KILLER OF SHEEP, 1977
Directed by Charles Burnett
16 mm black-and-white film
Student Film, UCLA
Directed by Charles Burnett when he was a student at UCLA in 1977, Killer of Sheep is a gem of a film—one that grows richer and more satisfying with each viewing. Produced on a very low budget, the film is nonetheless artfully and seamlessly constructed. It is notable for its textured and precise depiction of the life of a small circle of working-class African American families—men, women and children living in the ghetto of Watts in Los Angeles in the late 1970s. Set in a riot-stricken neighborhood of abandoned buildings, the film moves us not through blunt sociological commentary, but rather through the economical use of details rich in poetry and imagination. Its resonant cinema-vérité style recalls the best of Italian Neorealism.
Killer of Sheep invites us to closely observe two simultaneously unfolding worlds: the black ghetto and the visceral reality of the slaughterhouse floor where Stan (Henry Gayle Sanders), the protagonist, works every day rounding up and killing sheep. The film’s vision of the sheep riding one another’s backs in their eagerness to go to their deaths—followed by footage of them hanging upside down from hooks—is the unforgettable metaphor that shapes our experience of the film.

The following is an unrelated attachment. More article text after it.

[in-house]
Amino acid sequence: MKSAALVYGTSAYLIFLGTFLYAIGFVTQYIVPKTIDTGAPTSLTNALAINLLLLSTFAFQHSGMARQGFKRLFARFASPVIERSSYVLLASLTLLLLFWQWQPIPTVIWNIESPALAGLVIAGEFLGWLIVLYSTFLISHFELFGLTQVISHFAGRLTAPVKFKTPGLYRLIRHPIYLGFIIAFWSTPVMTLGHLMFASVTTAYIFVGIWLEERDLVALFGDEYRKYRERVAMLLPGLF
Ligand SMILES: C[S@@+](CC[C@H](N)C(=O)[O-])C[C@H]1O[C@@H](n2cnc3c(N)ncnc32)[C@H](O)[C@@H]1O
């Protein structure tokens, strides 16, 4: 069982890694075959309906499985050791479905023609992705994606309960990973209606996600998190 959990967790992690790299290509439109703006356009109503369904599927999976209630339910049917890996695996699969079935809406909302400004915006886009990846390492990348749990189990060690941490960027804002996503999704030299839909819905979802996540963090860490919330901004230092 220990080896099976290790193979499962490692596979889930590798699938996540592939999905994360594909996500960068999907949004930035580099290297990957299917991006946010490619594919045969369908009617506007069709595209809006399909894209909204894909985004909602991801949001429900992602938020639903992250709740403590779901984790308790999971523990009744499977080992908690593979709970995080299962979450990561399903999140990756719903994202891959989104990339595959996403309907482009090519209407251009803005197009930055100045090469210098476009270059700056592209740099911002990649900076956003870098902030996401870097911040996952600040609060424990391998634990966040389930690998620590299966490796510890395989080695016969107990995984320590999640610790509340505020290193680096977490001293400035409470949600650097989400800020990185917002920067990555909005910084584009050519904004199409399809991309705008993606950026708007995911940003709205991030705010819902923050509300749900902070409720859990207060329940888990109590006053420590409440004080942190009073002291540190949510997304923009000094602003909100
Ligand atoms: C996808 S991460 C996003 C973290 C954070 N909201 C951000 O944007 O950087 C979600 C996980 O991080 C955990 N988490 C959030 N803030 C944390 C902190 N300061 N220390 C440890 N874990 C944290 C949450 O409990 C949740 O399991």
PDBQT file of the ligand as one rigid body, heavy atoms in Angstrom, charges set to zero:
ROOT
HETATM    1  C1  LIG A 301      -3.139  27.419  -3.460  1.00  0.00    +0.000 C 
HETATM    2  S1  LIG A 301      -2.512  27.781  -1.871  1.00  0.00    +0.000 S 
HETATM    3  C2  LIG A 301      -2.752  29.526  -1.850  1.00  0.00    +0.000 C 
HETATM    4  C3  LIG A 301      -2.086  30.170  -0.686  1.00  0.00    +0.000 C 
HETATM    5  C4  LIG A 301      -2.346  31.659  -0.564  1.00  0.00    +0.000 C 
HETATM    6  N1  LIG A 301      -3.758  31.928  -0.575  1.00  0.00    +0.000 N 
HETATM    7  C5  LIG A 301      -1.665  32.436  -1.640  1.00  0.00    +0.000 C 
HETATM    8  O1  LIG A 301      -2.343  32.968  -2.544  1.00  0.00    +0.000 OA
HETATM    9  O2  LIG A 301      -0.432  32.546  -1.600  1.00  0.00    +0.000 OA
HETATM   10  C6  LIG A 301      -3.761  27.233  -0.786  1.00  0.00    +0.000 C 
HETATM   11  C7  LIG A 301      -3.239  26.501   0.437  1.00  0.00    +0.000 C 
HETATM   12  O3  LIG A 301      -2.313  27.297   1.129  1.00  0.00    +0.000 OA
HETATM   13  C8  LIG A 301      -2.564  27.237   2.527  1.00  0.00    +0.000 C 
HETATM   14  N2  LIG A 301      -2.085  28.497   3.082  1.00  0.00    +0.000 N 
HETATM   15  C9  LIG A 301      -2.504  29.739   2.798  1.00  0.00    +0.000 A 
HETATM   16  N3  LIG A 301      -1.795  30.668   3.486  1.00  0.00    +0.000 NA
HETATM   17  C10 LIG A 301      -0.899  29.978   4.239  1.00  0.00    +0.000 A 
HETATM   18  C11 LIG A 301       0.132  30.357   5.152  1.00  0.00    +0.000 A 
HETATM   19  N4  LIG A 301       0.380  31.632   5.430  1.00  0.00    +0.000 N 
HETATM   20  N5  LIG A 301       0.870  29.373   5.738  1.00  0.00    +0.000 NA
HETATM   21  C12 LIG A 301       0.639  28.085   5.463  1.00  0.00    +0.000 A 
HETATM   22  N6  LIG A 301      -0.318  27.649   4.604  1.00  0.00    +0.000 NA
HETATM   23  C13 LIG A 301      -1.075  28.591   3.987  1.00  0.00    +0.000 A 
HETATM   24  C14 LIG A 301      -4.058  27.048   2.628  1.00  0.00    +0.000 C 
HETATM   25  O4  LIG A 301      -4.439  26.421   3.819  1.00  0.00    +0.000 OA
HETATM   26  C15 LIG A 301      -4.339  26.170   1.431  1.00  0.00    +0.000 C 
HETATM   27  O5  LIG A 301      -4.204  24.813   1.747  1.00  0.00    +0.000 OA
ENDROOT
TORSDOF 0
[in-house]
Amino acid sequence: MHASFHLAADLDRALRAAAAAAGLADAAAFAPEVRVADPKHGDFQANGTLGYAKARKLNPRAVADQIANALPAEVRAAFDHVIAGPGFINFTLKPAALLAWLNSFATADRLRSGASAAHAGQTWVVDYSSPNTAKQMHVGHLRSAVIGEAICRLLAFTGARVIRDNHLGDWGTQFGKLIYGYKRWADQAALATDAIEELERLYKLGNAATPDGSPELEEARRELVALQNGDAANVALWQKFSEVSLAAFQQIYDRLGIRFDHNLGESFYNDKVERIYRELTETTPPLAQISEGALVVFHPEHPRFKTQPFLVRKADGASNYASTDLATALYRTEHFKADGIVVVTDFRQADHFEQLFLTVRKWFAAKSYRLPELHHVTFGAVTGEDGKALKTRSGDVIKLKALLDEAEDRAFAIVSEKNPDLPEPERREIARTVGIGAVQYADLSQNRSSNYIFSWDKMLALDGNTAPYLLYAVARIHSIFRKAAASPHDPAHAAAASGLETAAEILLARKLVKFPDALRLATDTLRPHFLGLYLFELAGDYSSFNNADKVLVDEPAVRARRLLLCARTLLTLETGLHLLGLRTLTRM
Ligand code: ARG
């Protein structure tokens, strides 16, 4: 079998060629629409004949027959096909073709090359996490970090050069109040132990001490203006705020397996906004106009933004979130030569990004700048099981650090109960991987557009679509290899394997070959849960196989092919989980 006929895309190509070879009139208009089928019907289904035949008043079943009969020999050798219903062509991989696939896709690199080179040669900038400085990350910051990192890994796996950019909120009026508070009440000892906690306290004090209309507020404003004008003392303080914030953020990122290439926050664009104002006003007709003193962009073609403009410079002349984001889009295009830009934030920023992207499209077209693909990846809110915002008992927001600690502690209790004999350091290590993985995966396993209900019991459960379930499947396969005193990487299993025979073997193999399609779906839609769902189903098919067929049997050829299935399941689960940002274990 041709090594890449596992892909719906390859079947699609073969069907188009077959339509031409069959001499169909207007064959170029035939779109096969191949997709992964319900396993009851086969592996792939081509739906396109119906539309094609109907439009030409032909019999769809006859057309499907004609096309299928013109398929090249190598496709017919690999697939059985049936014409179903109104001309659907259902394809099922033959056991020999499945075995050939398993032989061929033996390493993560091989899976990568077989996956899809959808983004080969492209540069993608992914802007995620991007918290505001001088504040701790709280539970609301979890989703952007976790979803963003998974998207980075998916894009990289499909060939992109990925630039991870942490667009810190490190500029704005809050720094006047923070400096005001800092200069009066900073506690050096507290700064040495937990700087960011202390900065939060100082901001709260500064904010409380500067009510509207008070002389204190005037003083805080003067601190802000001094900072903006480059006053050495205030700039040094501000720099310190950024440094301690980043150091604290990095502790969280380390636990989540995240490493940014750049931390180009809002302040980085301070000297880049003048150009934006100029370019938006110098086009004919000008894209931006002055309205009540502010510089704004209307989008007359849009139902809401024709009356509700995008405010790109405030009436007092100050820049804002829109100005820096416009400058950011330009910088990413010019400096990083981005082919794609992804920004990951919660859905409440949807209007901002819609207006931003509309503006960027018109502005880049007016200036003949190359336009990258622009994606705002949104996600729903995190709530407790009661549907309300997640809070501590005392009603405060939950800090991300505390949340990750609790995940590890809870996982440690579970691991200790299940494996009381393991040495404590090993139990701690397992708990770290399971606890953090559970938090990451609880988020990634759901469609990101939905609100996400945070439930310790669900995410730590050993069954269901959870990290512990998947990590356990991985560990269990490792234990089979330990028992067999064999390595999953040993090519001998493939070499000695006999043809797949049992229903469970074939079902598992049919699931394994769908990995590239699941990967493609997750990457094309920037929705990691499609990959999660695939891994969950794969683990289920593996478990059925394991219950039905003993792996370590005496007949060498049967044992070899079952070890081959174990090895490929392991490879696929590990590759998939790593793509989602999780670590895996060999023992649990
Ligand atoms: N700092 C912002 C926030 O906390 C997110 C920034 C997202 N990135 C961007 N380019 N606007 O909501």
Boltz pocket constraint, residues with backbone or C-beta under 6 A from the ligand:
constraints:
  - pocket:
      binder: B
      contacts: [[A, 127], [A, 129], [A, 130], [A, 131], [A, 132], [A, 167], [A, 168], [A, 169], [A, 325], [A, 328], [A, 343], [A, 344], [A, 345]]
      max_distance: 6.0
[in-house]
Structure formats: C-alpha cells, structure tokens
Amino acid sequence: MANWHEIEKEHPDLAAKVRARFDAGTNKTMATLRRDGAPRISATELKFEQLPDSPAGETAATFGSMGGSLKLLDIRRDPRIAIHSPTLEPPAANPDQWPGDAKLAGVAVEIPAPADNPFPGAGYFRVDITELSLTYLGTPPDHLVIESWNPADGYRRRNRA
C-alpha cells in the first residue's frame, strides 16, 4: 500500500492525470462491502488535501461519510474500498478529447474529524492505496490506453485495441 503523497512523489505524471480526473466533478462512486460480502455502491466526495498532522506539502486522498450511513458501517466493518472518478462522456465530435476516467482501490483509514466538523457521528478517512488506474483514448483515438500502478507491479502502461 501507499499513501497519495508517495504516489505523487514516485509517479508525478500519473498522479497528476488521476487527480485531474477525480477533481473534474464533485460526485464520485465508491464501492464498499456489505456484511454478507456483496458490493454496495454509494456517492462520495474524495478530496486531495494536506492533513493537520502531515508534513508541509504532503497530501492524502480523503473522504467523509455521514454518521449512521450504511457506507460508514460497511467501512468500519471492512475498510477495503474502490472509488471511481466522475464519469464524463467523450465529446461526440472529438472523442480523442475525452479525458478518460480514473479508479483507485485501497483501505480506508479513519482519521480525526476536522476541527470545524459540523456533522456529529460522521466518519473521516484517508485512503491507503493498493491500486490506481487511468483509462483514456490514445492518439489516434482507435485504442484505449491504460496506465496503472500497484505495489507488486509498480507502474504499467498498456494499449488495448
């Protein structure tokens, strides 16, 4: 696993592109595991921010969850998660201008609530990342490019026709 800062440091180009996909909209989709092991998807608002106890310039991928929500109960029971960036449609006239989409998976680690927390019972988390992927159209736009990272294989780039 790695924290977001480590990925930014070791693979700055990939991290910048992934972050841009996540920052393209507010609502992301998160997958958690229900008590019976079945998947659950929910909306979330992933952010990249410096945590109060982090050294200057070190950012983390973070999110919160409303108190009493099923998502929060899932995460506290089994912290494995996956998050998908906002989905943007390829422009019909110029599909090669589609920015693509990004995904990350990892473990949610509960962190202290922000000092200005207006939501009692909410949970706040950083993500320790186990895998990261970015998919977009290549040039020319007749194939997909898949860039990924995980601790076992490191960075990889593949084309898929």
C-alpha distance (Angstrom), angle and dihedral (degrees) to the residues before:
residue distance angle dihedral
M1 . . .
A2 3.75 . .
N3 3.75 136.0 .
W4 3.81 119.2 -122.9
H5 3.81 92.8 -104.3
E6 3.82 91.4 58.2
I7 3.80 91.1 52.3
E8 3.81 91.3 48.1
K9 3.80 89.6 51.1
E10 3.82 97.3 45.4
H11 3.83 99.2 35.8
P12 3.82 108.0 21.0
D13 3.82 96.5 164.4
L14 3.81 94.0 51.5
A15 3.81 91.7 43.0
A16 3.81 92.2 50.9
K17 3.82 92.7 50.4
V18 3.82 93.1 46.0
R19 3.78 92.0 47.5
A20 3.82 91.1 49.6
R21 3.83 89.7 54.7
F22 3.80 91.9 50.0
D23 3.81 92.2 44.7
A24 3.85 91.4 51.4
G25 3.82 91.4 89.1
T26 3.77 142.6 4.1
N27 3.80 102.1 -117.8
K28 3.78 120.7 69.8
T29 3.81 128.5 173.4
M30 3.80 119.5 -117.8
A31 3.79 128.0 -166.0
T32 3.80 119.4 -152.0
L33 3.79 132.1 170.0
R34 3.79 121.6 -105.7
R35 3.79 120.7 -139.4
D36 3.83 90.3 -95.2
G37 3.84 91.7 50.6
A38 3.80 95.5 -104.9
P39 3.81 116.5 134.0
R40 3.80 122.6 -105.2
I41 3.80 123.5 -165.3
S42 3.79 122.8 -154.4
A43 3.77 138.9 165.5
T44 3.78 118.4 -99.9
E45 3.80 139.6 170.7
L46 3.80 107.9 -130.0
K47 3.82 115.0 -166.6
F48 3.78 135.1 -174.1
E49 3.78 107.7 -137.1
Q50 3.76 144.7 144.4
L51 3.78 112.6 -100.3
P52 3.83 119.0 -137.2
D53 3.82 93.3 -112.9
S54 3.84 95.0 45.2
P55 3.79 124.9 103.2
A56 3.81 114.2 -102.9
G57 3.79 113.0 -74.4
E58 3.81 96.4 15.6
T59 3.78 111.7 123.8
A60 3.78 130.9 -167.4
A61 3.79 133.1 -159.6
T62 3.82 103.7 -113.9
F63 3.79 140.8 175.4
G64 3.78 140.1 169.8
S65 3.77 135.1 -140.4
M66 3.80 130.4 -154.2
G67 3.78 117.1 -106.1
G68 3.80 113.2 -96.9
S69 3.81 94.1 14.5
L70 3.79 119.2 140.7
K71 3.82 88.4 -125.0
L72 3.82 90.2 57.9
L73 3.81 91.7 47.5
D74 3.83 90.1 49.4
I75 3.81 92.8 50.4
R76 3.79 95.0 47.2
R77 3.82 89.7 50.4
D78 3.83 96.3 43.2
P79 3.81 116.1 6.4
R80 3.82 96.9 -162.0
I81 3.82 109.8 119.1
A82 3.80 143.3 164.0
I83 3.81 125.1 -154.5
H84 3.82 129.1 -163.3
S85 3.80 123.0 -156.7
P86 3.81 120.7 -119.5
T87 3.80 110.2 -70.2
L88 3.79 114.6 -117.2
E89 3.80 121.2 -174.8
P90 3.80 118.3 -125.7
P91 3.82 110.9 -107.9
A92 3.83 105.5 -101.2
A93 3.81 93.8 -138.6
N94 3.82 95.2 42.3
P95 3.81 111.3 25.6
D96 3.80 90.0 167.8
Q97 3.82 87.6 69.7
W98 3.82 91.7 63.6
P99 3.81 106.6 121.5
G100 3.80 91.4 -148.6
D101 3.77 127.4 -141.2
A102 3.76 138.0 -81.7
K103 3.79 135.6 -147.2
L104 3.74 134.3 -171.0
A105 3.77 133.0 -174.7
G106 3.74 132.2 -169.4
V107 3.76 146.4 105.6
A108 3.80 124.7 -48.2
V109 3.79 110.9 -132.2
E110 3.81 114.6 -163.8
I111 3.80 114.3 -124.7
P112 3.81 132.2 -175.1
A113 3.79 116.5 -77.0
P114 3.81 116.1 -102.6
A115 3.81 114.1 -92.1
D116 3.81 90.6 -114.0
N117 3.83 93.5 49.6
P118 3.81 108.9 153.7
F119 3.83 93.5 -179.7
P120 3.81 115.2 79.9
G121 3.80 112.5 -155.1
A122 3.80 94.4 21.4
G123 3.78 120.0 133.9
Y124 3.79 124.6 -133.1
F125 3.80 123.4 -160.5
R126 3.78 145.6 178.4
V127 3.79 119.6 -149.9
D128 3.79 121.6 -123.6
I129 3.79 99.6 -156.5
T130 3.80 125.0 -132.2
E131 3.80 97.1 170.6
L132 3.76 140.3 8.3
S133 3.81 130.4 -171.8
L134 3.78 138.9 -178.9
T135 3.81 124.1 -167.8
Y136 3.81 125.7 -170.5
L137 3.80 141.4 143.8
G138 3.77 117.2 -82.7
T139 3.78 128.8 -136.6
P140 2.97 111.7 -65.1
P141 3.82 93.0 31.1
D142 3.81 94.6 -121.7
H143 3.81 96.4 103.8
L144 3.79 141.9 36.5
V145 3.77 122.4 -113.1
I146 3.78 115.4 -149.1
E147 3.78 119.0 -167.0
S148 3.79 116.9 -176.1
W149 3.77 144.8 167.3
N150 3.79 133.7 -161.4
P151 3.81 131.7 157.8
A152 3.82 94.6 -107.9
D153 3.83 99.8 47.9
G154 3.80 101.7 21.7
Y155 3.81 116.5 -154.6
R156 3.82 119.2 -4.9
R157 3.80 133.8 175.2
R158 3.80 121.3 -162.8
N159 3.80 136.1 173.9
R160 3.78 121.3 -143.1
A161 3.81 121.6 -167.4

The movie is not without keen social observation: racism and economic injustice cling to everything and everyone like dust. In the end, it offers one of the most successful consequential representations of the lives of ordinary black people until that time, whether in Watts or anywhere else in America in the 1970s.
Despite enthusiastic critical reception, Killer of Sheep languished, virtually unknown, for decades. It was placed on the National Film Registry in 1990, and UCLA transferred the original 16 millimeter print to 35 millimeter. As Burnett has steadily advanced into the ranks of America’s premier African American directors, the film has risen in prominence and recognition.